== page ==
If you believe you have been falsely arrested for an offense by a police officer you may have a constitutional deprivation claim against the police and the department that officer works for. Normally such a suit is brought against the police officer individually via a Section 1983 claim alleging false arrest. The Fourth Amendment to the Constitution prevents unreasonable searches and seizures. This prohibition prevents officers from subjecting persons to unwarranted arrests.
In Illinois a person has two years after the alleged wrong occured within which to file such a claim. The elements of such a claim are that the person was arrested without probable cause and suffered damages therefrom. Normally a person will have emotional distress claims and sometimes physical injuries stated as damages. Sometimes loss of employment is a damage suffered. Section 1983 claims are a straightforward manner to address such damages. A successful party is entitled to attorney's fees in addtion to damages. The fact that attorney's fees may be awarded is a significant factor in causing many of these suits to be settled well before trial.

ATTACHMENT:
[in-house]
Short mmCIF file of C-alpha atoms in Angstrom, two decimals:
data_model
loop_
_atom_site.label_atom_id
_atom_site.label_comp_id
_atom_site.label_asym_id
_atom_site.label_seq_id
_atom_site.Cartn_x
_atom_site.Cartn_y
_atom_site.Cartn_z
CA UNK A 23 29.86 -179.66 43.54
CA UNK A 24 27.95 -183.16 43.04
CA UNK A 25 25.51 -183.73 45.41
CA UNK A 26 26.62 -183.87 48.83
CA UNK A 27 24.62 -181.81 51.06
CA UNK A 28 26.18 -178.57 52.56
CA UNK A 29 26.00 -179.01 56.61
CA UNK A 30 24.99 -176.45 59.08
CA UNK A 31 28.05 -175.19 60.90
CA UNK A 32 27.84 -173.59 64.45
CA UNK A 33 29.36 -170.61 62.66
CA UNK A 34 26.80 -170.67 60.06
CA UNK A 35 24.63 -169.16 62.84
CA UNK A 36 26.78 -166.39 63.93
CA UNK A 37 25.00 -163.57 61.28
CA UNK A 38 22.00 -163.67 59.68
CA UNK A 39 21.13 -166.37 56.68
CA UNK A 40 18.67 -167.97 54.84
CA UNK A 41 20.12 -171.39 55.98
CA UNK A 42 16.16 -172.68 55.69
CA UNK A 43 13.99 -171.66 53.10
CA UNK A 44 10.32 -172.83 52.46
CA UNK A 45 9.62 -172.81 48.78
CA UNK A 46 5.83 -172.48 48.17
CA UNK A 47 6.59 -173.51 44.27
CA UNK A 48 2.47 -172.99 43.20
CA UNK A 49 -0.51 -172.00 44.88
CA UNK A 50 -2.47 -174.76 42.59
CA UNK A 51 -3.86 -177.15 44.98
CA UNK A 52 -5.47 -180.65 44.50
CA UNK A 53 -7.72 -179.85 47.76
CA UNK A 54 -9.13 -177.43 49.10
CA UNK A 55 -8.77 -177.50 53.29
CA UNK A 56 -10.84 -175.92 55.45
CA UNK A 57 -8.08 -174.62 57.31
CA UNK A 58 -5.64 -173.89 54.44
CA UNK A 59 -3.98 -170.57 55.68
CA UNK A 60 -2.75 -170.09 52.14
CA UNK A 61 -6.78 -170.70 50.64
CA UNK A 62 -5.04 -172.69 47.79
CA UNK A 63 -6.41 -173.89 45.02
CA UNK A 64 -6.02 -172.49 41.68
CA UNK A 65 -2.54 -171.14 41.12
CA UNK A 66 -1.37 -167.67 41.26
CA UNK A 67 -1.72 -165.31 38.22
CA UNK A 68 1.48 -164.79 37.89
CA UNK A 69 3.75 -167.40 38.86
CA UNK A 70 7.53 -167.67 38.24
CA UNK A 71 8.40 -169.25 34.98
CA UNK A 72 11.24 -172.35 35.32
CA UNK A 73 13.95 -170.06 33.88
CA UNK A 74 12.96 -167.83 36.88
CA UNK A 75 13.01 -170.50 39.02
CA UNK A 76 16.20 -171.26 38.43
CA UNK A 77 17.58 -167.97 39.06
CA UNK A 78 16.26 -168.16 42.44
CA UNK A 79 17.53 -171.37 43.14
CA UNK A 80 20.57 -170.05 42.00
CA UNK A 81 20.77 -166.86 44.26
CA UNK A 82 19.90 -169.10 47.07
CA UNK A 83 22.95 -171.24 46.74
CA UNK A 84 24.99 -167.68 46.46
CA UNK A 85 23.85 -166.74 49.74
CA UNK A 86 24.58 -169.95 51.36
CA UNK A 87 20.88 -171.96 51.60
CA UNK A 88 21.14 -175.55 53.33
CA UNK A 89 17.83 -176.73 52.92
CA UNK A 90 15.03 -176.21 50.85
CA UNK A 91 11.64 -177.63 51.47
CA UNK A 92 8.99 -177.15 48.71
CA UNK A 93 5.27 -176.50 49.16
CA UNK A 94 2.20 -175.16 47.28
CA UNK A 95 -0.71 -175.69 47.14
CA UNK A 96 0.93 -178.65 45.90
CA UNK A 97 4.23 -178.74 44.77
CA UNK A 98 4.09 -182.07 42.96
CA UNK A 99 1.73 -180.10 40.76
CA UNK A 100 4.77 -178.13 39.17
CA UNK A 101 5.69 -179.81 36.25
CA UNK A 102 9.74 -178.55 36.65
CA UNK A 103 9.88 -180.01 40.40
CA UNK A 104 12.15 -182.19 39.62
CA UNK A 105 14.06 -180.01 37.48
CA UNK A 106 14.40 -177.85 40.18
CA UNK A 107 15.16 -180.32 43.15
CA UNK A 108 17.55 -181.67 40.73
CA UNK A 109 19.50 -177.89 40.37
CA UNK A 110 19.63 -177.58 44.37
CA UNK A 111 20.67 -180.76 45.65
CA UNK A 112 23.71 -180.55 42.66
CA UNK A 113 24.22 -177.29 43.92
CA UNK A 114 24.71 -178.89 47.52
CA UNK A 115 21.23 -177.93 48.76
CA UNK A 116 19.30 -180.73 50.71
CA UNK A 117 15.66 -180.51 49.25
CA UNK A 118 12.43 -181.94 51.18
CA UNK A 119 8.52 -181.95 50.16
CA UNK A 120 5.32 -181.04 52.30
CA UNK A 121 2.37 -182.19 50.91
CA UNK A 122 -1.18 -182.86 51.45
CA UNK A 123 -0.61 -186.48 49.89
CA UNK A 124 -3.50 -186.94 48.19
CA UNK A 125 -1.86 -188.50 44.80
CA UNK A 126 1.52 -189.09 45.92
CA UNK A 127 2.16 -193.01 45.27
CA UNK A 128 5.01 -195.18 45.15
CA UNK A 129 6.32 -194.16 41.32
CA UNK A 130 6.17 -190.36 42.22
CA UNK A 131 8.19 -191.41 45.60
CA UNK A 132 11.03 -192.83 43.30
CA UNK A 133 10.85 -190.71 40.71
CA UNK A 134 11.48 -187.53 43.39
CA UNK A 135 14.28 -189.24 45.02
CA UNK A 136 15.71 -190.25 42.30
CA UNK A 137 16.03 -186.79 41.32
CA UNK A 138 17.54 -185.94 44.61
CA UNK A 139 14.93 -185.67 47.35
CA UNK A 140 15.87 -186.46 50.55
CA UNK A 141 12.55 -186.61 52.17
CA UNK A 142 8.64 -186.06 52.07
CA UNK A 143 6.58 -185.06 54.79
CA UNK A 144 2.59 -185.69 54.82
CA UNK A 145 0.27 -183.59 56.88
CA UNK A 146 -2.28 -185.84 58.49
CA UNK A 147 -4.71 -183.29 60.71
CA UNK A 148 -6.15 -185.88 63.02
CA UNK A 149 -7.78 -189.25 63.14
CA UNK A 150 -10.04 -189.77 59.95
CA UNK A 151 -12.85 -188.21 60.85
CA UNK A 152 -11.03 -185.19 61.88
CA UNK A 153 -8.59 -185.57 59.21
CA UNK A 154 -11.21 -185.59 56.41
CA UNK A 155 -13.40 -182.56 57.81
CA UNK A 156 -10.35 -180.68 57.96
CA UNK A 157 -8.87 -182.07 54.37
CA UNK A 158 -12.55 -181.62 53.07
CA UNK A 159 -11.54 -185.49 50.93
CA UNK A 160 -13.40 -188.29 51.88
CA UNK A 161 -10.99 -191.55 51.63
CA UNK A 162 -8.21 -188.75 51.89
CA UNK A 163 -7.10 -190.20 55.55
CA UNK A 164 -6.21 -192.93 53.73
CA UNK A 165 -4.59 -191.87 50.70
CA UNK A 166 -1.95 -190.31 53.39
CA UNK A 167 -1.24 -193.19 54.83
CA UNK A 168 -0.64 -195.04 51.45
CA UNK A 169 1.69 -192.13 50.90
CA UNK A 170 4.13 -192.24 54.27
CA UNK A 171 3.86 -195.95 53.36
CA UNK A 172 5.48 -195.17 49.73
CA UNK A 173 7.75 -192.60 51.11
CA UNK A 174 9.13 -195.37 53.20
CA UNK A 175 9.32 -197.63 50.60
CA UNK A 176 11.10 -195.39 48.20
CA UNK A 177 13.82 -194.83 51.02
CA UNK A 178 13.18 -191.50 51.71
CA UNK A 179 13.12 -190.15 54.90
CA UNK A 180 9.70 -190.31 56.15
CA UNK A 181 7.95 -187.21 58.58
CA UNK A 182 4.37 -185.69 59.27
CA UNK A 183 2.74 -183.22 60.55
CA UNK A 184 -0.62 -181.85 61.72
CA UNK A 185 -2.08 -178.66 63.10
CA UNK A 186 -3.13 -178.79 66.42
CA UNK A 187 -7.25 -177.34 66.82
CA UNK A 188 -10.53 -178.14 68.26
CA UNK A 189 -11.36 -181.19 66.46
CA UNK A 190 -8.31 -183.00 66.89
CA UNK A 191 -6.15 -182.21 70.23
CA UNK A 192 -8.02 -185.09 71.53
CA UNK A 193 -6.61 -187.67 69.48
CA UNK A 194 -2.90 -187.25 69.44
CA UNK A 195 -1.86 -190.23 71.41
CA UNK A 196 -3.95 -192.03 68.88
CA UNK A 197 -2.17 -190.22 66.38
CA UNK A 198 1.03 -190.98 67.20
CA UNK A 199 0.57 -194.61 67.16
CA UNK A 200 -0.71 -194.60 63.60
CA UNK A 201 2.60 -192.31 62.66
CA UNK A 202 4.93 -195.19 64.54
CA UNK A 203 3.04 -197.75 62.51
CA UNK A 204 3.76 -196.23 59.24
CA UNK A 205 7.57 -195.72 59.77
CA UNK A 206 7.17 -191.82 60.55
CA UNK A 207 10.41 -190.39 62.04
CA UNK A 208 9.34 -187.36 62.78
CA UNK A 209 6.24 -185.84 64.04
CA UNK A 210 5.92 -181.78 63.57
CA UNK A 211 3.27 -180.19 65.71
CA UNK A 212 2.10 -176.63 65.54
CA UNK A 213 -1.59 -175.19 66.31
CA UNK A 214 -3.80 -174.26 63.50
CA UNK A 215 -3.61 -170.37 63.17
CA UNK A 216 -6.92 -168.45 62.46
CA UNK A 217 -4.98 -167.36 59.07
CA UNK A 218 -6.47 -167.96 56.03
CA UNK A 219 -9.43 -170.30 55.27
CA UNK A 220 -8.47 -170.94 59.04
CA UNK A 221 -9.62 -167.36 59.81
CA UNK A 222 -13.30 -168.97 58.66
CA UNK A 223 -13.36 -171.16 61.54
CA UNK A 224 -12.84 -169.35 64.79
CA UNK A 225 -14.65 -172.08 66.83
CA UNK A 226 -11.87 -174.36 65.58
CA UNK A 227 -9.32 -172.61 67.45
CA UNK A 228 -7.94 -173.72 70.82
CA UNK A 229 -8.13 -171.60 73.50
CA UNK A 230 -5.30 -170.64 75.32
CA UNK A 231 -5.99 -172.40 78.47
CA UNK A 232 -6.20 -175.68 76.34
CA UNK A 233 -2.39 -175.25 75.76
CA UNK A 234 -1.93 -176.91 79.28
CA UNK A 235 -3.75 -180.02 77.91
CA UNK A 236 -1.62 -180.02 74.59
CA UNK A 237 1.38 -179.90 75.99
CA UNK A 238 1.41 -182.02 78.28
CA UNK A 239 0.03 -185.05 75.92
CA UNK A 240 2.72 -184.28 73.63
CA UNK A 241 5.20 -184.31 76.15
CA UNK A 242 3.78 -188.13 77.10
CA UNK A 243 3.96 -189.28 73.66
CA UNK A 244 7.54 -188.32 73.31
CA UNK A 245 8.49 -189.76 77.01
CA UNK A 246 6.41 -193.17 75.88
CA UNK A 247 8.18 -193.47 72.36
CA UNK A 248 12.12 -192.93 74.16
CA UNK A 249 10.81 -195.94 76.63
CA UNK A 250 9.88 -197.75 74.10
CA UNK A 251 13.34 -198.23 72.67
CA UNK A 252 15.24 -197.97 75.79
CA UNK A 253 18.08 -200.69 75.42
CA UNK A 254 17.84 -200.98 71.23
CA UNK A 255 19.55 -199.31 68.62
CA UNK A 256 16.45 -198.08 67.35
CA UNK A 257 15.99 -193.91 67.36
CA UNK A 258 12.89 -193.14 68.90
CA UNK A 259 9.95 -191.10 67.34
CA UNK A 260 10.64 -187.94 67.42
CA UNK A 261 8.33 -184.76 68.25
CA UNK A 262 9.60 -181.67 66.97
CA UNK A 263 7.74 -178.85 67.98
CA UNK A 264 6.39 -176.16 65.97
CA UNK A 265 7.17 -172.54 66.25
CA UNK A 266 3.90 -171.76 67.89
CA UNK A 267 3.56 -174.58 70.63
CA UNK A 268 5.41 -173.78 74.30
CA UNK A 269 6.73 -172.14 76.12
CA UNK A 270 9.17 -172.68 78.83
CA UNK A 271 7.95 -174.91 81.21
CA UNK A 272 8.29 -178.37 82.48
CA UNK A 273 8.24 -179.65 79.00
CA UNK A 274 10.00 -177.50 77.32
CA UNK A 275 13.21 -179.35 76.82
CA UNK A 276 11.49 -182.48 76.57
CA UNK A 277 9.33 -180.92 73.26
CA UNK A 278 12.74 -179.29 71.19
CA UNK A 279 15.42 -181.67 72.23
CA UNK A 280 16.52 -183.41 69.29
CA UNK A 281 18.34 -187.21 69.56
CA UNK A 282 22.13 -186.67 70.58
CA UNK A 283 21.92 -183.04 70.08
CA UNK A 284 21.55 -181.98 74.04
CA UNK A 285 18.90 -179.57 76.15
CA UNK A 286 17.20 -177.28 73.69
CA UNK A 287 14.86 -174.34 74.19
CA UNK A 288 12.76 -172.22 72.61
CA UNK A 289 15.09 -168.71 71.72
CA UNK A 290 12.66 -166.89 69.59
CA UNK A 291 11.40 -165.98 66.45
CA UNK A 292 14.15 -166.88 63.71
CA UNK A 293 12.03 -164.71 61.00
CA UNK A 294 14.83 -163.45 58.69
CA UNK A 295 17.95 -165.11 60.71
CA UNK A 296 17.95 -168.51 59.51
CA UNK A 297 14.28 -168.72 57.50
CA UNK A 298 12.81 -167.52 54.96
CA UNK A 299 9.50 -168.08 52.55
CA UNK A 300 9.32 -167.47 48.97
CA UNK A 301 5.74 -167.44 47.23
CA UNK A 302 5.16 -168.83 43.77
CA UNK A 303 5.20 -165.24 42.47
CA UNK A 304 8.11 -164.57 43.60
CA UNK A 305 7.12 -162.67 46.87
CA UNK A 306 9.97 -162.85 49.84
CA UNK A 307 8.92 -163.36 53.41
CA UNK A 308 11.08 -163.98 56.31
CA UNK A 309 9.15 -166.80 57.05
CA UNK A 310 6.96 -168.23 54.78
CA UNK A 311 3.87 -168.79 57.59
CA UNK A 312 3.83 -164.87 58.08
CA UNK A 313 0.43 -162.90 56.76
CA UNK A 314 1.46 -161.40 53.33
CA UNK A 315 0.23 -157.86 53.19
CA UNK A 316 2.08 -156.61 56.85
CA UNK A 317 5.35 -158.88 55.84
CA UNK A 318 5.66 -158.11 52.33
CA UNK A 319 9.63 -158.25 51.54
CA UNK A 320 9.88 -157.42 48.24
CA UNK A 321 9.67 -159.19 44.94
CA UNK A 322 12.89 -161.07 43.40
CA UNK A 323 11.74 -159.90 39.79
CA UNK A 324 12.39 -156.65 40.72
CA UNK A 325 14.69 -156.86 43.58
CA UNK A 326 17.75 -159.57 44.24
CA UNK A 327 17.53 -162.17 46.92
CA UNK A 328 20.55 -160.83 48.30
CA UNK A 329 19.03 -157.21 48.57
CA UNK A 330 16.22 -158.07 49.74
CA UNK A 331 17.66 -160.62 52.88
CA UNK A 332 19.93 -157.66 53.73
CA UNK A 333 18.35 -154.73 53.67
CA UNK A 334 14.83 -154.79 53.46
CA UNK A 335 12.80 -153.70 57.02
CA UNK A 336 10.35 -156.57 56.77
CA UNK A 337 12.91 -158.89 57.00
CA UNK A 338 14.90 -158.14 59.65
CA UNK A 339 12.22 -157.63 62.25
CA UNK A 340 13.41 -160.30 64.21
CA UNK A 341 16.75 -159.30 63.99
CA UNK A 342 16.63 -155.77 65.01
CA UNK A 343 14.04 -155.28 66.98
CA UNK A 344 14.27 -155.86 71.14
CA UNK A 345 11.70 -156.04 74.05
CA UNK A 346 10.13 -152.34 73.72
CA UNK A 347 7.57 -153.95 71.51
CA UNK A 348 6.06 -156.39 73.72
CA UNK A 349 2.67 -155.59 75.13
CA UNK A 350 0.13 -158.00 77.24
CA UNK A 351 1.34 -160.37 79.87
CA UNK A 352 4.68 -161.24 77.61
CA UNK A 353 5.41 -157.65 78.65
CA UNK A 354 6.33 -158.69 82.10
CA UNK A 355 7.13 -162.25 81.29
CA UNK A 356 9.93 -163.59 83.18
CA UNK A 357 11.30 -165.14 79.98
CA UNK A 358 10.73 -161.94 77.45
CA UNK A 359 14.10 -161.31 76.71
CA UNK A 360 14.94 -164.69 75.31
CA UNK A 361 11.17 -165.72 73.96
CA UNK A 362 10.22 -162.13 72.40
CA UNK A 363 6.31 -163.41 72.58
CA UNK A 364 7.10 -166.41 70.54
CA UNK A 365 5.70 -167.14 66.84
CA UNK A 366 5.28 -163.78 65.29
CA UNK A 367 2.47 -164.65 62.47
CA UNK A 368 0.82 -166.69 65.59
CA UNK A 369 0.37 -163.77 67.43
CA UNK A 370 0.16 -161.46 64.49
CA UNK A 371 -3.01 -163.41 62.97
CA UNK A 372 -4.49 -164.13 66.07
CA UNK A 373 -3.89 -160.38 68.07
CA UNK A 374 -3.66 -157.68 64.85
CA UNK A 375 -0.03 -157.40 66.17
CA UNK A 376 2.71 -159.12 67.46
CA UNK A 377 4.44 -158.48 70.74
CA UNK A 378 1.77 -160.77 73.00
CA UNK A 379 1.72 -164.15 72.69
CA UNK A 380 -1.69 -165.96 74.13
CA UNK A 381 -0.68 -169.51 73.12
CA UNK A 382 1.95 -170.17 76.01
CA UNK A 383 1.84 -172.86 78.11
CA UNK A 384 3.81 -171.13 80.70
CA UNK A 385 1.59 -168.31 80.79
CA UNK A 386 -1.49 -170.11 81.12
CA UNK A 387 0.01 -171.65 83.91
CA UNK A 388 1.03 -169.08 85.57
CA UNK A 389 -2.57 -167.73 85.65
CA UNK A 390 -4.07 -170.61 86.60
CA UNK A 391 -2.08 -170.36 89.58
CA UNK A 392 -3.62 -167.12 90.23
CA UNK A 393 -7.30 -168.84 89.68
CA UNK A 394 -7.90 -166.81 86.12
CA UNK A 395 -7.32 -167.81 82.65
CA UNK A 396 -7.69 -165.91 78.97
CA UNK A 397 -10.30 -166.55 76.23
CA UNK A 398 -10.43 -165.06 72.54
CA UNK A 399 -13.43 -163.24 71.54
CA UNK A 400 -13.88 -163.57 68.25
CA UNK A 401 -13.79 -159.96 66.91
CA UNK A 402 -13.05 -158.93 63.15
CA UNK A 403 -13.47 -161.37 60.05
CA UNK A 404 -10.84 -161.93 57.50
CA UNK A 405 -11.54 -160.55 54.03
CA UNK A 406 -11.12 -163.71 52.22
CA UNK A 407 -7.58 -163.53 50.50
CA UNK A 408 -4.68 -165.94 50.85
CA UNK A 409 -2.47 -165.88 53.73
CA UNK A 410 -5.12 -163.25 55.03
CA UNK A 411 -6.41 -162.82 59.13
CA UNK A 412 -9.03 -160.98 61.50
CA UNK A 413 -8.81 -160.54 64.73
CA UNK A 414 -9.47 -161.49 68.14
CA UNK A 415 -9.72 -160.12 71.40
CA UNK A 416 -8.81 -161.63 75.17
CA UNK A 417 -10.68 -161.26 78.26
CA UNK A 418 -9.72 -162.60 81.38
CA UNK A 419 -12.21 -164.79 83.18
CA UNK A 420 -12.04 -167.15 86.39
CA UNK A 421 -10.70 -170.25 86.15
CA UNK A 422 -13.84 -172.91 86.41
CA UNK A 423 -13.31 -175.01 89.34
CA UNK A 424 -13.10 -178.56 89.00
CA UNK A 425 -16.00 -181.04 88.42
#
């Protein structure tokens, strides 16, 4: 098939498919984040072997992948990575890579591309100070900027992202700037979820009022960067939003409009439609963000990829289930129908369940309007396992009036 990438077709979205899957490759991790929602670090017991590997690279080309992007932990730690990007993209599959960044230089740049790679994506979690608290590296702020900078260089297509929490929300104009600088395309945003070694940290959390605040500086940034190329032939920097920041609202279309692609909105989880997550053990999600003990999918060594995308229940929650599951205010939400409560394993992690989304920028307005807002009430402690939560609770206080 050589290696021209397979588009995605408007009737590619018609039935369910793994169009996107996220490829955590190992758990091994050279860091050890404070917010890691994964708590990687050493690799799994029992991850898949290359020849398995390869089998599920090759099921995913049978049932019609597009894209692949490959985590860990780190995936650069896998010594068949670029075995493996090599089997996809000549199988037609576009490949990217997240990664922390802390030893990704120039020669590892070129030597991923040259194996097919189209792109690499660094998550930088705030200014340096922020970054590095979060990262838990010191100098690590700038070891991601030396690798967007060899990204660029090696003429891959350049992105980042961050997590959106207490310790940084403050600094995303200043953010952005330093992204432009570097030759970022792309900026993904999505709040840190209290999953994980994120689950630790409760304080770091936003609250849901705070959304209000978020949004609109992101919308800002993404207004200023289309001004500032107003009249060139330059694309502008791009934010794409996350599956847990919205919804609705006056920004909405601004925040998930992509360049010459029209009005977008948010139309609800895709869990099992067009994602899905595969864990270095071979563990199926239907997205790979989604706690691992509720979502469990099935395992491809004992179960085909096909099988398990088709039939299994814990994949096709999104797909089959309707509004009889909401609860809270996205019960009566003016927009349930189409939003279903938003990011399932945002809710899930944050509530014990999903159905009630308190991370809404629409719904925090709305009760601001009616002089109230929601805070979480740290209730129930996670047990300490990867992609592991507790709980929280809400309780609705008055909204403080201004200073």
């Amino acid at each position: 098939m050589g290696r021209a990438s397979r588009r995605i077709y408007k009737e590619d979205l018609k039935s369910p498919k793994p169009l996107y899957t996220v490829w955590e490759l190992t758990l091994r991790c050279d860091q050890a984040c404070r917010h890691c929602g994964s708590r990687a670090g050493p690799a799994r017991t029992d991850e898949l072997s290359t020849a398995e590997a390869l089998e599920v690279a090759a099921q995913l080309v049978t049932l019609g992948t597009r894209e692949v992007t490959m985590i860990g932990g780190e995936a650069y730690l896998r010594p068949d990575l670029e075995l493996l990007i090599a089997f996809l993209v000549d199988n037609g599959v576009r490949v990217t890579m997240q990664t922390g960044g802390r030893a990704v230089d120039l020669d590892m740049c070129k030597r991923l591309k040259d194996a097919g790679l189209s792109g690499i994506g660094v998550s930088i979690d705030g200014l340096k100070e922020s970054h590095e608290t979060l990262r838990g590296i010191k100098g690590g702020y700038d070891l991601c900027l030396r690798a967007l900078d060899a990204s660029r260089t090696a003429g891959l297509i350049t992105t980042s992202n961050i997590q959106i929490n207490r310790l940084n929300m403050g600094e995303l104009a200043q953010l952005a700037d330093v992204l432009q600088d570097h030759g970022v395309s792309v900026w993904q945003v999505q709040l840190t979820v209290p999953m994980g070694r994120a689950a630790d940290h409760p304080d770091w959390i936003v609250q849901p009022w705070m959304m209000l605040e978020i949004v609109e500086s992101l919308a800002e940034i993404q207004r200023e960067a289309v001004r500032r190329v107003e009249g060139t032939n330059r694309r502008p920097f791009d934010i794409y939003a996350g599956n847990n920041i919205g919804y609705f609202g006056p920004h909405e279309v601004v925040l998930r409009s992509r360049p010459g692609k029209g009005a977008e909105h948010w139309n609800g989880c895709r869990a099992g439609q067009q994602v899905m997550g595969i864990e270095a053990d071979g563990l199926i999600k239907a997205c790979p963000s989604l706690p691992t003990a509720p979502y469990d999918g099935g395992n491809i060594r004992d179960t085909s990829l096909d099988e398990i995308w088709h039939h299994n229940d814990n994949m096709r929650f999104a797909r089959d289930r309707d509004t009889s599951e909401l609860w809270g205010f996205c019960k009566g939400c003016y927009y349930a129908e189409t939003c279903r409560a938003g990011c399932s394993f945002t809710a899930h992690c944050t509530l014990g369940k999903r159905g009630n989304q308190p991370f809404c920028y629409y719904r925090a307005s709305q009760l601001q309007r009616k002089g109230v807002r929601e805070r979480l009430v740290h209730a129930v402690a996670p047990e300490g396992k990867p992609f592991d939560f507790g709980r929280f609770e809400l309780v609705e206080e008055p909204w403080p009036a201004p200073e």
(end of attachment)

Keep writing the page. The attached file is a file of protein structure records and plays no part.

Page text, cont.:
A routine pattern seen leading to such a claim is where a person is arrested and charged by the police for an offense wherein the police officer is the primary witness against him. One example is a DUI suspect who shows no signs of intoxication. I have represented a gentleman who was arrested for DUI, was not given a standardized set of "field sobriety tests" and passed the breath test at the station. The officer should have allowed the man to leave without charges being filed against him. However, in that case the man was charged, had to post bail to be released, hire a defense attorney, and had his vehicle towed at his expense. We settled the claim after lawsuit was filed.
If you believe you have been subjected to a wrongful arrest contact a qualified attorney to analyze whether your case merits filing such a lawsuit.